Over the past few months since the new Star Trek movie opened, I’ve noticed a strange reaction by some of its detractors. They start by ranting that the new movie has erased all of Trek as we know it — that the timeline since the birth of James T. Kirk has been overwritten, meaning classic Star Trek as we knew it, as well as The Next Generation, Deep Space Nine, Voyager, and their literary spin-offs “never happened.” And dadgummit, that makes the fan so MAD!
Putting aside the obvious rejoinder that this is all just fiction and none of it has ever happened, some fans try to reassure their frothing-angry peers that the characters in the new movie explicitly said the technobabble had created “an alternate reality,” which means that the Trek they know and love is still out there, intact in its own universe, and the new Star Trek is free to chart a new course in its universe.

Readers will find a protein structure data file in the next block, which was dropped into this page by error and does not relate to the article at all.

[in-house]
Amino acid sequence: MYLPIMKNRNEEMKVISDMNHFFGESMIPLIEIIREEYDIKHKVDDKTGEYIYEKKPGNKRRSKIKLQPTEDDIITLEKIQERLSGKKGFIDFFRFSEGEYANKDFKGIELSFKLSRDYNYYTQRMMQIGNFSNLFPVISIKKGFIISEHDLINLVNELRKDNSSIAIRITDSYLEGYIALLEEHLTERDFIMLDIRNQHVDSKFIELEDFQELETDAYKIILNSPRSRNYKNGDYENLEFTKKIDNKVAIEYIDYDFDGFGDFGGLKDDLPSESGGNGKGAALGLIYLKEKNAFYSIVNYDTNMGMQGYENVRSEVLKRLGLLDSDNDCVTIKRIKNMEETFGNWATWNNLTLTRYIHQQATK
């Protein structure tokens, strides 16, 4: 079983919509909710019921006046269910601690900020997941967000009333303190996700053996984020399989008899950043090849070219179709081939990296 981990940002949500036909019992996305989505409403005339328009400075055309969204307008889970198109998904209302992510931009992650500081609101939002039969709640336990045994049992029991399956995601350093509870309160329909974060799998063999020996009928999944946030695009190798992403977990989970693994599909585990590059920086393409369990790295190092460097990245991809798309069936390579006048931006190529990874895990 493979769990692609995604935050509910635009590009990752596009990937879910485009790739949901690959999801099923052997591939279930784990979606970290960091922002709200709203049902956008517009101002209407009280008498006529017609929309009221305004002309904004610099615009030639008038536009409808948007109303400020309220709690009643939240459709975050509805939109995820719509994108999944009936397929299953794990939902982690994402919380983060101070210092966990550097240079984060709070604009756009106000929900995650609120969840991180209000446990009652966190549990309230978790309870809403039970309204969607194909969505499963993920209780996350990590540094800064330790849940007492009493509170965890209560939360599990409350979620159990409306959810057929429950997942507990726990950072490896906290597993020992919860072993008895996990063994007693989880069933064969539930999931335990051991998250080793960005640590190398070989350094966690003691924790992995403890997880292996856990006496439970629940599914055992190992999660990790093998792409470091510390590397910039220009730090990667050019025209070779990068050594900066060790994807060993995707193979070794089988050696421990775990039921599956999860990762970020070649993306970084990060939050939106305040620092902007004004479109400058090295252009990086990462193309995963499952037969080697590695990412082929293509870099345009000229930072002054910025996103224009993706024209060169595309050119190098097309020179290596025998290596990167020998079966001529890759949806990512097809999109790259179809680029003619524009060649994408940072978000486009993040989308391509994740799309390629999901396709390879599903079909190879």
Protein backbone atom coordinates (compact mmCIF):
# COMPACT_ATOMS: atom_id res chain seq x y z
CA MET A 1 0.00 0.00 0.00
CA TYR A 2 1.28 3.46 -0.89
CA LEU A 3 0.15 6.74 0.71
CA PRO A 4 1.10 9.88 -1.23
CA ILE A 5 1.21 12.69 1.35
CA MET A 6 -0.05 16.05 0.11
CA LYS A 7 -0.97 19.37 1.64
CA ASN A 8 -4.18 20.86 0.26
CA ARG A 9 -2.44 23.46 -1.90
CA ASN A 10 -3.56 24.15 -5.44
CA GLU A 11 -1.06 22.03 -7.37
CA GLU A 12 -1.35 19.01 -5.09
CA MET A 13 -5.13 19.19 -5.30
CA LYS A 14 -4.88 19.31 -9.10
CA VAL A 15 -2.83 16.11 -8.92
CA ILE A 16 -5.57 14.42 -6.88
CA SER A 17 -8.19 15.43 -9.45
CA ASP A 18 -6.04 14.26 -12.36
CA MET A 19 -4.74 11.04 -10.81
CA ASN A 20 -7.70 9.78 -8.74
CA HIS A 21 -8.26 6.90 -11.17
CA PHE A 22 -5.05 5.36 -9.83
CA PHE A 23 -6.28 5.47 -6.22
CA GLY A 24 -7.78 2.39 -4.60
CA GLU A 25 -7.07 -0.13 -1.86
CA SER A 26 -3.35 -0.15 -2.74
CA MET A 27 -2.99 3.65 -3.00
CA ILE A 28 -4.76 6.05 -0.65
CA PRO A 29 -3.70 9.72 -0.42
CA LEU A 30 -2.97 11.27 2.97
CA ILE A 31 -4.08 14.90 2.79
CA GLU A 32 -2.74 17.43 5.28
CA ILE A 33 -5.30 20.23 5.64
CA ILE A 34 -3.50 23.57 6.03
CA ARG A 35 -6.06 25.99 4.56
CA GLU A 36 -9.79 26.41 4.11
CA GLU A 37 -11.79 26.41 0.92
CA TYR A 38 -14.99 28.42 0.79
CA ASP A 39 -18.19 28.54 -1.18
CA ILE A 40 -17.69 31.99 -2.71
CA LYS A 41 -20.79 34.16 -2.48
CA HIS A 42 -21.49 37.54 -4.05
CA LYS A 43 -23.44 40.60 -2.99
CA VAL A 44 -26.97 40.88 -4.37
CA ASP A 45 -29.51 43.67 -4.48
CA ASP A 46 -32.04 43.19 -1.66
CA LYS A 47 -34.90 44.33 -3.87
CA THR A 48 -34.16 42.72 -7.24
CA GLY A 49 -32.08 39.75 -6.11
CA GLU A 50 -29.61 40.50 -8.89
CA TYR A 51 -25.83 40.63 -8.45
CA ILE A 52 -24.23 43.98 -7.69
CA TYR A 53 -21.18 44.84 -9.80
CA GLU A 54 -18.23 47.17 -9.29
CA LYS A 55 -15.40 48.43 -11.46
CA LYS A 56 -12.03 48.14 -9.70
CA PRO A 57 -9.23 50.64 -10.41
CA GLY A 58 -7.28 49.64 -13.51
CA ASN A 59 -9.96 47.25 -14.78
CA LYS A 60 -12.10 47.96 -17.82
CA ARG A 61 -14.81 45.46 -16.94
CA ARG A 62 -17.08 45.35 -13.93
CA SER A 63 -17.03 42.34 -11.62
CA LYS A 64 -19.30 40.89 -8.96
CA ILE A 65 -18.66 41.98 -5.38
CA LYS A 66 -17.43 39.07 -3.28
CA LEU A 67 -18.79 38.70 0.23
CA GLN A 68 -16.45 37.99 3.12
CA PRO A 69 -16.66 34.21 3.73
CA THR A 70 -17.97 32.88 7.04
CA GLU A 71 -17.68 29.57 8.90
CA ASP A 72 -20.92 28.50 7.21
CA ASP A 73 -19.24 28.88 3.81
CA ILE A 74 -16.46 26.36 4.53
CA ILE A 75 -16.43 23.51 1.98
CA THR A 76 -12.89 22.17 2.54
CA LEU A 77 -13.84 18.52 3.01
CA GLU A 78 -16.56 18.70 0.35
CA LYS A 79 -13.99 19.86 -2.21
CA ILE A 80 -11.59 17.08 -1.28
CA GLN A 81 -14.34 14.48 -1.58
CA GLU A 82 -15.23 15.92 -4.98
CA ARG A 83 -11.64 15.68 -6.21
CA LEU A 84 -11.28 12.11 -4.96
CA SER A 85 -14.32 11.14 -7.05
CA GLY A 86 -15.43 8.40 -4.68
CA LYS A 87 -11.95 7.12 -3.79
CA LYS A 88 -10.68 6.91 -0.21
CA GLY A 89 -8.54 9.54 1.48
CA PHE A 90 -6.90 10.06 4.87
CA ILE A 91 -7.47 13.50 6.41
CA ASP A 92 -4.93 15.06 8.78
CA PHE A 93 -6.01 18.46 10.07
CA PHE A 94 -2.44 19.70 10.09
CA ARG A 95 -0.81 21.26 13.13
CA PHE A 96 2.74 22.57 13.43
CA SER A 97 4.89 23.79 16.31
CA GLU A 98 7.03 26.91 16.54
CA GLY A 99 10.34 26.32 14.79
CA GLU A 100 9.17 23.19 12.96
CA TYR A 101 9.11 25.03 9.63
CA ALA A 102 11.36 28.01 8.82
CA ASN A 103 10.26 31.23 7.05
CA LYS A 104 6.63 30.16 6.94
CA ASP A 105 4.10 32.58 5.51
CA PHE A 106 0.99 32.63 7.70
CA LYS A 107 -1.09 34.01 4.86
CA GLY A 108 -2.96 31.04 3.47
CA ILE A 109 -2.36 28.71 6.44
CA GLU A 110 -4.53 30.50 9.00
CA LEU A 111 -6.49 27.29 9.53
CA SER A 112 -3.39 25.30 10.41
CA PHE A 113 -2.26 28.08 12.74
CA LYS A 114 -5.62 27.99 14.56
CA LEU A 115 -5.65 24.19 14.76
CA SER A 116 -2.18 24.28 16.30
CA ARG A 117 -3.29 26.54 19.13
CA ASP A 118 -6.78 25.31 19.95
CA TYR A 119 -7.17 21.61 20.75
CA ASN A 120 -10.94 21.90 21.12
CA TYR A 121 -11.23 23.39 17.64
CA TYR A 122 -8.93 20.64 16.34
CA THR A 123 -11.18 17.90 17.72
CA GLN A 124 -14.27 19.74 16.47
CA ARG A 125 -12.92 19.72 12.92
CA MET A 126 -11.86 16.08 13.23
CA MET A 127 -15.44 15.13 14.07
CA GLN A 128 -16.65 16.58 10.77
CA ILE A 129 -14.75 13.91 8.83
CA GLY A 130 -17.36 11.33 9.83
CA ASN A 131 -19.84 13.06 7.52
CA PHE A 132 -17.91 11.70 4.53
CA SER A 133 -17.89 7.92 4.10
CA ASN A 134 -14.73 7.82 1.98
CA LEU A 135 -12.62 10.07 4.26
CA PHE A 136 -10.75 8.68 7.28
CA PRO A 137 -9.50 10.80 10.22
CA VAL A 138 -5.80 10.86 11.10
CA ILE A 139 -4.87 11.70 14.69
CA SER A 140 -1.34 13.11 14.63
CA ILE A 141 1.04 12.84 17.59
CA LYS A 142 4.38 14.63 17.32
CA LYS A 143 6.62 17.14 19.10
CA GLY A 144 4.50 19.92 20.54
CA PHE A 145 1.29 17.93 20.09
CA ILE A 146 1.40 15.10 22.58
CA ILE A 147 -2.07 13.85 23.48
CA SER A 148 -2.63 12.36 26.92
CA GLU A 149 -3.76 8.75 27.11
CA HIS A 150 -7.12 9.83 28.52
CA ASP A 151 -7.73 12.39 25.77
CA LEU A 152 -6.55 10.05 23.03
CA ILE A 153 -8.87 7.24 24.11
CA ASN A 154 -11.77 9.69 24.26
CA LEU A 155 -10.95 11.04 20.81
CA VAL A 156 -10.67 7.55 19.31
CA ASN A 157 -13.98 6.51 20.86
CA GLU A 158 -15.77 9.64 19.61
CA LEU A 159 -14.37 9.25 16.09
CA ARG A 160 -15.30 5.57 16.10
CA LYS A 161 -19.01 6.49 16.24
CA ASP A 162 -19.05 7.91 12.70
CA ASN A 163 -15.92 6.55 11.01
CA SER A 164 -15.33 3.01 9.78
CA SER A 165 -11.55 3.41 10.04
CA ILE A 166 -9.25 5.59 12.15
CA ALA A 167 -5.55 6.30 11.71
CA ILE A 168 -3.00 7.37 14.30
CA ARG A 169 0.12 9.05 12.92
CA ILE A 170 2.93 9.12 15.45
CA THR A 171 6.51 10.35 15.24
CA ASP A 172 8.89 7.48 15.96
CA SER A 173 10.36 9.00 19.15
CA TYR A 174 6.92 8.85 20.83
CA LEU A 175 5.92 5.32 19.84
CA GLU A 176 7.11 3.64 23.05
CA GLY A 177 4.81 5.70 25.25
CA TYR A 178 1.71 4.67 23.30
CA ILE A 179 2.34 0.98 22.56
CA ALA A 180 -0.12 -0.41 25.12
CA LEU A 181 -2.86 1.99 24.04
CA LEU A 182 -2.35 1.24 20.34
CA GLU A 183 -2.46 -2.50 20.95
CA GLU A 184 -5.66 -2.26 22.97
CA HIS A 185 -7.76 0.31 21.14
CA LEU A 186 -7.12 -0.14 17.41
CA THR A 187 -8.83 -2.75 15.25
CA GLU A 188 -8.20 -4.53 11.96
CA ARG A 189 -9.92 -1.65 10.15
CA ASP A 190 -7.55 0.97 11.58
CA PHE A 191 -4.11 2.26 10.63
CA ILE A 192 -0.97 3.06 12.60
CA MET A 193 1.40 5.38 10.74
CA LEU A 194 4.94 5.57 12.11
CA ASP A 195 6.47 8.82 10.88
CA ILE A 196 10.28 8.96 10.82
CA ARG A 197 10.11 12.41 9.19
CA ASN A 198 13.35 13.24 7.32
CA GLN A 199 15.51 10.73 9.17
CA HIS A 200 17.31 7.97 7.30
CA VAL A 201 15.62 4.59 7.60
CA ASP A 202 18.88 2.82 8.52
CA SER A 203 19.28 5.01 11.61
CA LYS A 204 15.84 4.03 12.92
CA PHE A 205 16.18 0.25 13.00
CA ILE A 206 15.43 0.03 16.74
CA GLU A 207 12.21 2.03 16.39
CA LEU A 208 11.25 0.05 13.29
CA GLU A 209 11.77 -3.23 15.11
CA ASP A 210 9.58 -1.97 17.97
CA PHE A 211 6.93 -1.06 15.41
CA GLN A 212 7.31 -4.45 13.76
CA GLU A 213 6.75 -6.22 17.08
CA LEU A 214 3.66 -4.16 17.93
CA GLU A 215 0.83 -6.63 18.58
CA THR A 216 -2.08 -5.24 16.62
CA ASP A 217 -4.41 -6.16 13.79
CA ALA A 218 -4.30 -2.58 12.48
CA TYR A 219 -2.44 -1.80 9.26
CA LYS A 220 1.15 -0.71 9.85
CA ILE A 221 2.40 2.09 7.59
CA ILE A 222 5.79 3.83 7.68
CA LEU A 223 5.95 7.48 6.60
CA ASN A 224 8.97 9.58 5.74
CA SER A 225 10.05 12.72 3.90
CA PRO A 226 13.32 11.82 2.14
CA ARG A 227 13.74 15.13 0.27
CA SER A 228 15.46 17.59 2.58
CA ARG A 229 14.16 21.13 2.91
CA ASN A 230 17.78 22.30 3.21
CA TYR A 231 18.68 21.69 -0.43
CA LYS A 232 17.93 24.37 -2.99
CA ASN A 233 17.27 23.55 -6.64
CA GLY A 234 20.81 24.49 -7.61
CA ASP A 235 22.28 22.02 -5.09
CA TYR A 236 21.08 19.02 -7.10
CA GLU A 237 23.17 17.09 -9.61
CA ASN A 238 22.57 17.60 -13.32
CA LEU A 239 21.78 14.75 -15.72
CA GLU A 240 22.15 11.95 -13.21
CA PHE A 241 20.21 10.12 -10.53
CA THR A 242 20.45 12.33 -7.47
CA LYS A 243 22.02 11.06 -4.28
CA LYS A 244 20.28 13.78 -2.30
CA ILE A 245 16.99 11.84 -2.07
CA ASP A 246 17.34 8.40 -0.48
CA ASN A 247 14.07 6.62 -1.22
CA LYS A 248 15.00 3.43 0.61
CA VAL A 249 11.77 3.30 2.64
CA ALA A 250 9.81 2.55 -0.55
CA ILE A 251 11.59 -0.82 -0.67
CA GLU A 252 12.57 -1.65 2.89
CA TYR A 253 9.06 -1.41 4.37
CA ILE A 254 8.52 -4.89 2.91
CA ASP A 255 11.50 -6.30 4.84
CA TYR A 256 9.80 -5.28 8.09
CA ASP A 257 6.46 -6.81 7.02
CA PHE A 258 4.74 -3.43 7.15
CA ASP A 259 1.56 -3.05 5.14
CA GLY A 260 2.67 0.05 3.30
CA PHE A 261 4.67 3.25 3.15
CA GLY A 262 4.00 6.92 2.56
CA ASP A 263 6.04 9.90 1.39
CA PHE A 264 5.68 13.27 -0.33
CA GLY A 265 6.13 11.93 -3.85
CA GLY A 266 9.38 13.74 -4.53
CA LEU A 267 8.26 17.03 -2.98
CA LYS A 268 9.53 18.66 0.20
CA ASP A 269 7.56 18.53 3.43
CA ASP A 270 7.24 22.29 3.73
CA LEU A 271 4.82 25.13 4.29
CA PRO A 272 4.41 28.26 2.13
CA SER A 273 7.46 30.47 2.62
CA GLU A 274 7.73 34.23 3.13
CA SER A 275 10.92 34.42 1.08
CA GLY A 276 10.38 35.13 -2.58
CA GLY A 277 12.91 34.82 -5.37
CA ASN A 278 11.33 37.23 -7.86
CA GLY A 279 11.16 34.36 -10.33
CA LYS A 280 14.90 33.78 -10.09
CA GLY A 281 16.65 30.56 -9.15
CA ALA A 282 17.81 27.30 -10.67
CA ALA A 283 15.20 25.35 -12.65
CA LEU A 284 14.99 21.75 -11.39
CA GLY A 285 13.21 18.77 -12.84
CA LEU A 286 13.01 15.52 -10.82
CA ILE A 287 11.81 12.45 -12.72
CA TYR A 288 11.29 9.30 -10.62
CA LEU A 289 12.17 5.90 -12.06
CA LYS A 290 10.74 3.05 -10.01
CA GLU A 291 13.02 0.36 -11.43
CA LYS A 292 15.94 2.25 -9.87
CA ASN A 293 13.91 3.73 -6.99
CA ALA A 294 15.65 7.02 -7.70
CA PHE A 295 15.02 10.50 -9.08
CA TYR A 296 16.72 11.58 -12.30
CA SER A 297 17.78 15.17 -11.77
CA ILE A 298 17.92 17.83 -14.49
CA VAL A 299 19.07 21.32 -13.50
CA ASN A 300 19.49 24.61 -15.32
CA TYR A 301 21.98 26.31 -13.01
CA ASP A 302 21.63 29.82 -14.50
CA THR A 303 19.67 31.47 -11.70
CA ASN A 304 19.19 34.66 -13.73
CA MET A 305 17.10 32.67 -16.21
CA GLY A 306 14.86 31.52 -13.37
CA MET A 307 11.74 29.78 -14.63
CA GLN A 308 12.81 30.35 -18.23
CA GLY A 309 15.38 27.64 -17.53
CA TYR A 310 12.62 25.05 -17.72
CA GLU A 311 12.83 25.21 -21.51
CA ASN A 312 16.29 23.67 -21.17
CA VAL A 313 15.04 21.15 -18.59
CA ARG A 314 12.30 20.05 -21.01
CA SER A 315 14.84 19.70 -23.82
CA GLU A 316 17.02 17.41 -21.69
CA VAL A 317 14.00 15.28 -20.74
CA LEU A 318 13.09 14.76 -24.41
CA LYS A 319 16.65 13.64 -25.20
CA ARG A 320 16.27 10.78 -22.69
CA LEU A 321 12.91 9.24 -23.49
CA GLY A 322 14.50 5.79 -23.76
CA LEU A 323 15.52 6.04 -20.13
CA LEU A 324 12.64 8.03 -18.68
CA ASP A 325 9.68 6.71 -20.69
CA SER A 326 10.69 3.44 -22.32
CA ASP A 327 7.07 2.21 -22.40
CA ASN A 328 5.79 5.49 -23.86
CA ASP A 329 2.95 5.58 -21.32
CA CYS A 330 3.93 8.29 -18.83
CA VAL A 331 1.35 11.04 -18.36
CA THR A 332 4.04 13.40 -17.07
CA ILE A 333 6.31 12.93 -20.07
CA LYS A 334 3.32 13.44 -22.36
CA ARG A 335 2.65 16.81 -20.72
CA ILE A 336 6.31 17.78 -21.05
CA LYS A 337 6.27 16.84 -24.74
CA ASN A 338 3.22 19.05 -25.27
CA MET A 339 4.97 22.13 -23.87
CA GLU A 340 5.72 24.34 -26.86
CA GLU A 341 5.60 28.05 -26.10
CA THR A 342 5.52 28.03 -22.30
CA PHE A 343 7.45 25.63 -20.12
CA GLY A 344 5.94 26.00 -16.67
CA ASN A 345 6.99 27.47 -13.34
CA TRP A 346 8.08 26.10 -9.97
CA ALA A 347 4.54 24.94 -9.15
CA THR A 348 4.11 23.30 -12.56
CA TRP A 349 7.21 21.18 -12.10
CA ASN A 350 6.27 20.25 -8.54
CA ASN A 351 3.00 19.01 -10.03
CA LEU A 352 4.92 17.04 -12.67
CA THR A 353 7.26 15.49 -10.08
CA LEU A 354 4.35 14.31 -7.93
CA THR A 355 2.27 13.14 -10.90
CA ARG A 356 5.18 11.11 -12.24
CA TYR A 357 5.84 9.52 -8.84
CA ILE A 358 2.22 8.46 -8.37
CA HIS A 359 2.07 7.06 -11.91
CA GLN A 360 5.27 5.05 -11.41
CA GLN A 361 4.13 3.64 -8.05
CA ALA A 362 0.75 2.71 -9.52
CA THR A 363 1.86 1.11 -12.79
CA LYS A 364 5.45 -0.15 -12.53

You’d think that would make the complainers happy, to have an on-screen justification for believing the Star Trek they profess to love is alive and well. But this is what perplexes me: trying to tell them this just makes them angrier.
Like semantic olympians, they surmount one logical hurdle after another to refute this helpful explanation, digging into Star Trek canon to justify their fury, and they discount any episode (usually TNG: “Parallels”) that might contradict their rage-gasm. To paraphrase one aggrieved fan’s reply, “I don’t care — I’d rather be angry.”
So let me get this straight, Mister Furious: You could accept an explanation that would let you continue to dismiss this film you find so offensive and still “believe” in your unsullied geek religion, but you’d rather scream and stomp your feet?
There’s just no pleasing some people.